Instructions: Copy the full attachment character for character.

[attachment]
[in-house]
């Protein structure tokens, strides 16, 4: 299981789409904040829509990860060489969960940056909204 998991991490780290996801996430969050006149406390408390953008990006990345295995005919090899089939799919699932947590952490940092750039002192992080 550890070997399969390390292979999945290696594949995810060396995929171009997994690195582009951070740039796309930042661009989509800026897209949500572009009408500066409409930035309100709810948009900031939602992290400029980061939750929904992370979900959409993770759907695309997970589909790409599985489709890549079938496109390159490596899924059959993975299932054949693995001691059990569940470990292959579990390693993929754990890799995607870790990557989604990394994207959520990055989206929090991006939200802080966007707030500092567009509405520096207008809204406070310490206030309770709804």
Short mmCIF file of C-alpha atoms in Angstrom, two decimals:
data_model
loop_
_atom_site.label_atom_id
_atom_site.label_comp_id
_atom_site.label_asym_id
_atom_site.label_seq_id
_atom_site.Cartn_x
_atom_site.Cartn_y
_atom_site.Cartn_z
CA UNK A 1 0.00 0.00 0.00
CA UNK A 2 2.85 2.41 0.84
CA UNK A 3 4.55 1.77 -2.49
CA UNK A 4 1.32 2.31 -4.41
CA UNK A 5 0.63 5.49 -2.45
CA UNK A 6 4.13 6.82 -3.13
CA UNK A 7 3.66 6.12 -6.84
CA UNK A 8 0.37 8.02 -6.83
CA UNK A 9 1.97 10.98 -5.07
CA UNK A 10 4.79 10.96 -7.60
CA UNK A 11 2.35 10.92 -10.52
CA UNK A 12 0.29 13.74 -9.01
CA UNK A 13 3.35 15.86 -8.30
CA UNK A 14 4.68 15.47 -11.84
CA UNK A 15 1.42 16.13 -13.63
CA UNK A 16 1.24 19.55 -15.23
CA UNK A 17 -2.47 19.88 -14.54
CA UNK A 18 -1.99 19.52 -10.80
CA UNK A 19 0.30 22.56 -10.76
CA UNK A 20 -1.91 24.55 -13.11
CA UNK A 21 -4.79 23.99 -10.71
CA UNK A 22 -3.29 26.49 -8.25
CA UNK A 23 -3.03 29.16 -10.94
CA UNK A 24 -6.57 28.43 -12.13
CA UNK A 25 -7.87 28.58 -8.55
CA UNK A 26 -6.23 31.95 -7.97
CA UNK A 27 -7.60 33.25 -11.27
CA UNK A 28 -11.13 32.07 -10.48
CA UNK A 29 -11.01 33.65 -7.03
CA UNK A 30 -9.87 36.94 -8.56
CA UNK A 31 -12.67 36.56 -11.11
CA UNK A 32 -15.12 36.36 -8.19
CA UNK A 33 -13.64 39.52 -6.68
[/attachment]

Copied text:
[in-house]
């Protein structure tokens, strides 16, 4: 299981789409904040829509990860060489969960940056909204 998991991490780290996801996430969050006149406390408390953008990006990345295995005919090899089939799919699932947590952490940092750039002192992080 550890070997399969390390292979999945290696594949995810060396995929171009997994690195582009951070740039796309930042661009989509800026897209949500572009009408500066409409930035309100709810948009900031939602992290400029980061939750929904992370979900959409993770759907695309997970589909790409599985489709890549079938496109390159490596899924059959993975299932054949693995001691059990569940470990292959579990390693993929754990890799995607870790990557989604990394994207959520990055989206929090991006939200802080966007707030500092567009509405520096207008809204406070310490206030309770709804």
Short mmCIF file of C-alpha atoms in Angstrom, two decimals:
data_model
loop_
_atom_site.label_atom_id
_atom_site.label_comp_id
_atom_site.label_asym_id
_atom_site.label_seq_id
_atom_site.Cartn_x
_atom_site.Cartn_y
_atom_site.Cartn_z
CA UNK A 1 0.00 0.00 0.00
CA UNK A 2 2.85 2.41 0.84
CA UNK A 3 4.55 1.77 -2.49
CA UNK A 4 1.32 2.31 -4.41
CA UNK A 5 0.63 5.49 -2.45
CA UNK A 6 4.13 6.82 -3.13
CA UNK A 7 3.66 6.12 -6.84
CA UNK A 8 0.37 8.02 -6.83
CA UNK A 9 1.97 10.98 -5.07
CA UNK A 10 4.79 10.96 -7.60
CA UNK A 11 2.35 10.92 -10.52
CA UNK A 12 0.29 13.74 -9.01
CA UNK A 13 3.35 15.86 -8.30
CA UNK A 14 4.68 15.47 -11.84
CA UNK A 15 1.42 16.13 -13.63
CA UNK A 16 1.24 19.55 -15.23
CA UNK A 17 -2.47 19.88 -14.54
CA UNK A 18 -1.99 19.52 -10.80
CA UNK A 19 0.30 22.56 -10.76
CA UNK A 20 -1.91 24.55 -13.11
CA UNK A 21 -4.79 23.99 -10.71
CA UNK A 22 -3.29 26.49 -8.25
CA UNK A 23 -3.03 29.16 -10.94
CA UNK A 24 -6.57 28.43 -12.13
CA UNK A 25 -7.87 28.58 -8.55
CA UNK A 26 -6.23 31.95 -7.97
CA UNK A 27 -7.60 33.25 -11.27
CA UNK A 28 -11.13 32.07 -10.48
CA UNK A 29 -11.01 33.65 -7.03
CA UNK A 30 -9.87 36.94 -8.56
CA UNK A 31 -12.67 36.56 -11.11
CA UNK A 32 -15.12 36.36 -8.19
CA UNK A 33 -13.64 39.52 -6.68